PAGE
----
Column: Our Problem with Anger
By Drew Williams
I recently came across a statistic that 80% of drivers admitted to having some type of road rage during the course of a year. This included behaviors such as blocking drivers from changing lanes, purposefully running drivers off the road, and even using weapons to cause harm to a person or vehicle. Furthermore, 50% of drivers admitted to resorting to rude gestures, shouting and aggressive driving in reaction to another driver doing that to them (which I guess could mean that 50% of us started it!).
The most aggressive drivers in the U.S. traverse the streets and highways of Miami, Florida. To this “claim to fame” the City of Miami responded ambiguously, “Miami has a very diverse, dense population, including a large community of senior citizens who have a very different driving style from younger drivers.” Rounding out the list of top five cities are New York City, Boston, Los Angeles and Washington, D.C. At the other end of the spectrum is the city with the most courteous drivers: Portland, Maine. I was curious about what distinguished the good people of Portland from the fray, but, alas, my hopes were dashed. The Washington Post covered a news story that went viral surrounding some “diner rage” at Portland’s now infamous Marcy’s Diner. It appears that the Diner’s owner threw food containers at a father whose two-year-old daughter was behaving as we all know hungry two-years olds can, with the commentary, “Either she goes or you go!”. So, what are we to do with all of this anger?
Jesus famously said the following as part of a teaching referred to as the Sermon on the Mount: “But I say to you that everyone who is angry with his brother will be liable to judgment; whoever insults his brother will be liable to the council; and whoever says, ‘You fool!’ will be liable to the hell of fire.” (Matthew 5:22). How reasonable does this sound? How doable is that? Does my inability to “keep calm and carry on” bar me from the abundant life that Jesus is offering?
What Jesus is inviting us all into is a life in abundance that is actually more profound, much more positive and deeply personal. What Jesus was doing was exposing a very superficial understanding of God’s commandments. Jesus had prefaced his “But I say to you…” with “You have heard that it was said to those of old, ‘You shall not murder; and whoever murders will be liable to judgment.” (Matthew 5:21).
The deeper application of the prohibition not to kill is much more profound. There is, if you like, a curve that leads to murder. Of course, we should not murder (I believe we can all agree here) but God is equally interested in everything that appears on that curve before it gets to causing physical death. Within the Sermon on the Mount Jesus is talking about the unrighteous anger of pride, vanity, hatred, malice and revenge. These are the things that matter to God when He said, “You shall not kill…” The deeper question is: What is the true state of your heart? How do you react to things that happen? Do you find yourself flaring up into a raging temper when a person has done something to you? Do you feel anger against a person who has done nothing against you? And what do you do with that anger?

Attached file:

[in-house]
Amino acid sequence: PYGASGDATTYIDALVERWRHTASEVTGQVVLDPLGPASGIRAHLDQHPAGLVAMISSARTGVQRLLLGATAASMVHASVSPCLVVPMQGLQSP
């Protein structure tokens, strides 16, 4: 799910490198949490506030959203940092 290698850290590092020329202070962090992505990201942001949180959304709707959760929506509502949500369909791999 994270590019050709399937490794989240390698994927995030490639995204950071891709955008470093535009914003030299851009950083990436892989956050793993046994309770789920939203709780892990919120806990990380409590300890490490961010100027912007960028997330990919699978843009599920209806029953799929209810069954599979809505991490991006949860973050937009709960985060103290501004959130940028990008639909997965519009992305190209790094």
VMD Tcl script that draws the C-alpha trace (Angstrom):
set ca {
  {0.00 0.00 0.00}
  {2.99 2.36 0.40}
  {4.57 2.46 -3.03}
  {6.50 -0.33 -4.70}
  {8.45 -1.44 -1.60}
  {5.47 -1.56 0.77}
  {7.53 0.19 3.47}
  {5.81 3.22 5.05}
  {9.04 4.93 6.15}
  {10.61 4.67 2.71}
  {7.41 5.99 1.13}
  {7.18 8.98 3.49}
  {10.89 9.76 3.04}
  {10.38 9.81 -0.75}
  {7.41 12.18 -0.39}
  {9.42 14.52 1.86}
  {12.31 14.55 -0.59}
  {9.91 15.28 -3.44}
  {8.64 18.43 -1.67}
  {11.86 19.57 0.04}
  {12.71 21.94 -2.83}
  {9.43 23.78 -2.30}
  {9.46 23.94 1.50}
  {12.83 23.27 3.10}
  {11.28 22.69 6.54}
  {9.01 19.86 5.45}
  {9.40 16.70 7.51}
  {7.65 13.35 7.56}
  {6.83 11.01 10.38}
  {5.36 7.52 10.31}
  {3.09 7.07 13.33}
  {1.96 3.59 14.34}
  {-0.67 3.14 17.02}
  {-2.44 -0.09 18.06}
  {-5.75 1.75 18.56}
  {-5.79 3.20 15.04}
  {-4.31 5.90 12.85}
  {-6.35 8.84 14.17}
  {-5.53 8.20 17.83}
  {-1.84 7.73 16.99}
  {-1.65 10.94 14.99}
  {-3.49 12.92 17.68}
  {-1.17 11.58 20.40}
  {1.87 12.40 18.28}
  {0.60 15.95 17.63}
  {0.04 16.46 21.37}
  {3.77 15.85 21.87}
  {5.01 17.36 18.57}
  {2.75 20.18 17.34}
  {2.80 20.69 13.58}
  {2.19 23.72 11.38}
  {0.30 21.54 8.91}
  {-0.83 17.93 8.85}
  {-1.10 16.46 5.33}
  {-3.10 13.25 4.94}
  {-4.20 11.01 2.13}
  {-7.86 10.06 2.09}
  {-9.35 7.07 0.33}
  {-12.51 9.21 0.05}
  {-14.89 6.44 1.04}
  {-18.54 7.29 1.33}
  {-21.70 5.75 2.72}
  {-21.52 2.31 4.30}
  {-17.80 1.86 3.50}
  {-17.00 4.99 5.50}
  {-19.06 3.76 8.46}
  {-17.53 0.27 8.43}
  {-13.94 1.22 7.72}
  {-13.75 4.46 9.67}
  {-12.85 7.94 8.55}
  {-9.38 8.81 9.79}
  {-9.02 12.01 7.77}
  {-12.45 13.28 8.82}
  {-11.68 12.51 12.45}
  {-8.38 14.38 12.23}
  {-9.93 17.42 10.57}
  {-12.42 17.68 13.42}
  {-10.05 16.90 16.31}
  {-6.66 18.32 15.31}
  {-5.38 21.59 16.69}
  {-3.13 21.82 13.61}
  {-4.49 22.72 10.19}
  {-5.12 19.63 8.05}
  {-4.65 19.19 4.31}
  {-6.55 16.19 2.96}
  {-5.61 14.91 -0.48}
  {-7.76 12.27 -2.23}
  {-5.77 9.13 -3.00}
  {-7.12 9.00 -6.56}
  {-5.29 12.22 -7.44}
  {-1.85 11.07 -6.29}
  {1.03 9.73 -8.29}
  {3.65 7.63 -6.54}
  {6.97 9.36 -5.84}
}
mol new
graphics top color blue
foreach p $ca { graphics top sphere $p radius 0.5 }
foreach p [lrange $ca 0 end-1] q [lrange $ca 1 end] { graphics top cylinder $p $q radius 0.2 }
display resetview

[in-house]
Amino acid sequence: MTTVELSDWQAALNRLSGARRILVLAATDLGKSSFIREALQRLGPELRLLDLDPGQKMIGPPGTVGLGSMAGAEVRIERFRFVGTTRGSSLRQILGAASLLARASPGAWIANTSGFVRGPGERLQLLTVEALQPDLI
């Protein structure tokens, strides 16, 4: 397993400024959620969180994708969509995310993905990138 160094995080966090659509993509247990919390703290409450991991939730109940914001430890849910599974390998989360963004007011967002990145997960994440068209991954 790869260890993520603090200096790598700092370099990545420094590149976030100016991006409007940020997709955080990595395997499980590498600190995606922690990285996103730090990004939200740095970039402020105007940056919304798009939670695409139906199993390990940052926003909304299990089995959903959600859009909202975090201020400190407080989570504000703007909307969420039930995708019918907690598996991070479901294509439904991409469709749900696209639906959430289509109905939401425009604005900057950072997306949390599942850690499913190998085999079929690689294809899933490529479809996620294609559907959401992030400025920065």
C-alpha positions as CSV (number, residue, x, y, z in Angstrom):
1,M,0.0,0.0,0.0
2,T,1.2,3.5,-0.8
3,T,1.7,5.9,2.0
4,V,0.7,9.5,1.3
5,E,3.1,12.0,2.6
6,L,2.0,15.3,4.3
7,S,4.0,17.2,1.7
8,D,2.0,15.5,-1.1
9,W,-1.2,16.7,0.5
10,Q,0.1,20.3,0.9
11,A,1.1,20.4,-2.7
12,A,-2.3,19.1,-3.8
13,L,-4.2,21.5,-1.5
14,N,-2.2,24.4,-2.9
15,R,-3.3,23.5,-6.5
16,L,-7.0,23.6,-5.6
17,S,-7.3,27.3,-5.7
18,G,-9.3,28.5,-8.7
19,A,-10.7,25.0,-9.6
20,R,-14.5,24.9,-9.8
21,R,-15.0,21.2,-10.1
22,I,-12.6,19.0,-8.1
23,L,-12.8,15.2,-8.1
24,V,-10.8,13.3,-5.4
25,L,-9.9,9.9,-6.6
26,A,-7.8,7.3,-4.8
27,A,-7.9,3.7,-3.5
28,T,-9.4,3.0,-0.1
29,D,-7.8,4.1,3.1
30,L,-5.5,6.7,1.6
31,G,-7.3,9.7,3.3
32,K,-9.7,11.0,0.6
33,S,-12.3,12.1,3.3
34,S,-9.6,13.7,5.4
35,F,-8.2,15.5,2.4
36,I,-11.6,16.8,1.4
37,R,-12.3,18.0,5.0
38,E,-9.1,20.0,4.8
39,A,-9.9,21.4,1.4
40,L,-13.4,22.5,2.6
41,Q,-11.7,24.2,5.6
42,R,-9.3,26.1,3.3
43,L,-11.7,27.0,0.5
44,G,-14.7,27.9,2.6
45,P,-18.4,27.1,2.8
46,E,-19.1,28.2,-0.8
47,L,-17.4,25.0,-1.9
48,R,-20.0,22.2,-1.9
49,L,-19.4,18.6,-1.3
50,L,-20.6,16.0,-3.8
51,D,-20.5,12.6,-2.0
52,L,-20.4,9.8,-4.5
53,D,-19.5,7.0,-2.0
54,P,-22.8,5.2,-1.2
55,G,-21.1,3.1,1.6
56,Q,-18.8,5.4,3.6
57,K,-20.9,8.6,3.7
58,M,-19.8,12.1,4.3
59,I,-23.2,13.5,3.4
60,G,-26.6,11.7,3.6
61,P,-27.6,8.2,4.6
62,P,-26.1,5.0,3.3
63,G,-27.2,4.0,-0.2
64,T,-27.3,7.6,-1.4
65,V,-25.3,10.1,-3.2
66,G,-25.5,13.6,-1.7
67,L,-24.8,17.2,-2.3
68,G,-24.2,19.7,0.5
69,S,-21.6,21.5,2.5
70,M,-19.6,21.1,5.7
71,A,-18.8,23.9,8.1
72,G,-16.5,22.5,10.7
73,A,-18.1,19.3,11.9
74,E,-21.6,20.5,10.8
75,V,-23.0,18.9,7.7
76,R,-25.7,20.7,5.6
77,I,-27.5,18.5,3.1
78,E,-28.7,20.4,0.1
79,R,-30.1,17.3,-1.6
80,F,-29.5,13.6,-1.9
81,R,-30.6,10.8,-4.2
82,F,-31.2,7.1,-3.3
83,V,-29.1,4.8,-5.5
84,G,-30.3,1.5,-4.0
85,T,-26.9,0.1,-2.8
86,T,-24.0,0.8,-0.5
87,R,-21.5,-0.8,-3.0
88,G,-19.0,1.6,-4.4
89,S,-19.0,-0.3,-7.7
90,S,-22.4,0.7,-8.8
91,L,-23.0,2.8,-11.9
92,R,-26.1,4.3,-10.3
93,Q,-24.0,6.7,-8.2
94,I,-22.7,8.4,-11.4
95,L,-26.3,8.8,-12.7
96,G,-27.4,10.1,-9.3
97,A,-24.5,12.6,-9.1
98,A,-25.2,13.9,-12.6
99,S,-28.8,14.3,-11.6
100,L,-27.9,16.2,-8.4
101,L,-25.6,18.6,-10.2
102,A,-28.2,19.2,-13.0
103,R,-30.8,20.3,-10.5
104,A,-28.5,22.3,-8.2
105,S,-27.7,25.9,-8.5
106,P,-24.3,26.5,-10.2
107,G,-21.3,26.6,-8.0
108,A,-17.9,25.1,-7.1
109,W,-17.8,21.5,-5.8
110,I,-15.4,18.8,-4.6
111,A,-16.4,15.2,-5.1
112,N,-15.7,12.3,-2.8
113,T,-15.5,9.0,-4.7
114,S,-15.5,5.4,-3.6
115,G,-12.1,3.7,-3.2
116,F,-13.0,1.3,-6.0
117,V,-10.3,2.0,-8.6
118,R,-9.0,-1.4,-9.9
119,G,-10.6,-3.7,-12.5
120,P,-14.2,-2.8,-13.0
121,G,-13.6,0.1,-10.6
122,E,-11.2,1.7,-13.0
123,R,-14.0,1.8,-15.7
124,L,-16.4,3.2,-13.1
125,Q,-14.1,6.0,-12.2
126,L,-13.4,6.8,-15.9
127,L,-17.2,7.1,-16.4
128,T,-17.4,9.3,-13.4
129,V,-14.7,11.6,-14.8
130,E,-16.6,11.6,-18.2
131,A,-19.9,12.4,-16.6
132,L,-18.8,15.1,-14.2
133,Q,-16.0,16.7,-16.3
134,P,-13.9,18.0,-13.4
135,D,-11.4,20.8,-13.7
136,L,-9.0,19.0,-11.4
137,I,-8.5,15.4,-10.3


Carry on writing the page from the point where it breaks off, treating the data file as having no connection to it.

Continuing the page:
Jesus didn’t just limit it to feeling angry. Again, his message was: “But I say to you that everyone who is angry with his brother will be liable to judgment; whoever insults his brother will be liable to the council; and whoever says, ‘You fool!’ will be liable to the hell of fire.” The word “fool” used here comes from Aramaic word “Raca” and means “empty.” Empty-headed, block-head or bonehead would give us the modern idiom. It is also possible that Jesus was referencing the Greek word for “fool” that expresses contempt for someone’s heart or character. The point is that there is more than one way to kill someone! Anger and insults are ugly symptoms of a desire to get rid of someone who stands in our way. We may not have literally killed someone, but it is not so unusual that we “murder” one another in our hearts and minds. We can cold-bloodedly kill someone’s reputation. We can snuff out somebody’s confidence by unkind criticism. We can conduct a kind of character assassination by deliberately looking for fault. We know that it is possible for our flesh to get out of bed on a Monday morning and carry on while inside our spirit can be broken by the angry words and actions of another. The evidence is all around us.
The writer Norman Vincent Peal described such an instance: “Once walking through the twisted little streets of Kowloon in Hong Kong, I came upon a tattoo studio. In the window were displayed samples of the tattoos available. On the chest or arms you could have tattooed an anchor or flag or mermaid or whatever. But what struck me with force were three words that could be tattooed on one’s flesh: ‘Born to lose.’ I entered the shop in astonishment and pointing to those words, asked the Chinese tattoo artist, ‘Does anyone really have that terrible phrase, “Born to lose”, tattooed on their body?’ He replied, ‘Yes, sometimes.’ ‘But,’ I said, ‘I just can’t believe that anyone in his right mind would do that.’ The Chinese man simply tapped his forehead and said in broken English, ‘Before tattoo on body, tattoo on mind.’ Words have the power to break our spirit and kill our sense of worth.”
So, is it enough that I simply try as hard as I can to refrain from anger? Do I grip the wheel of my car on Greenwich Avenue and think happy thoughts? And if Jesus himself got angry from time to time, then how on earth am I expected to suppress my true feelings? Next week I want to attempt to respond to these questions and open up the beautifully positive nature of Jesus’ teaching and the grace in it all that is deeply personal.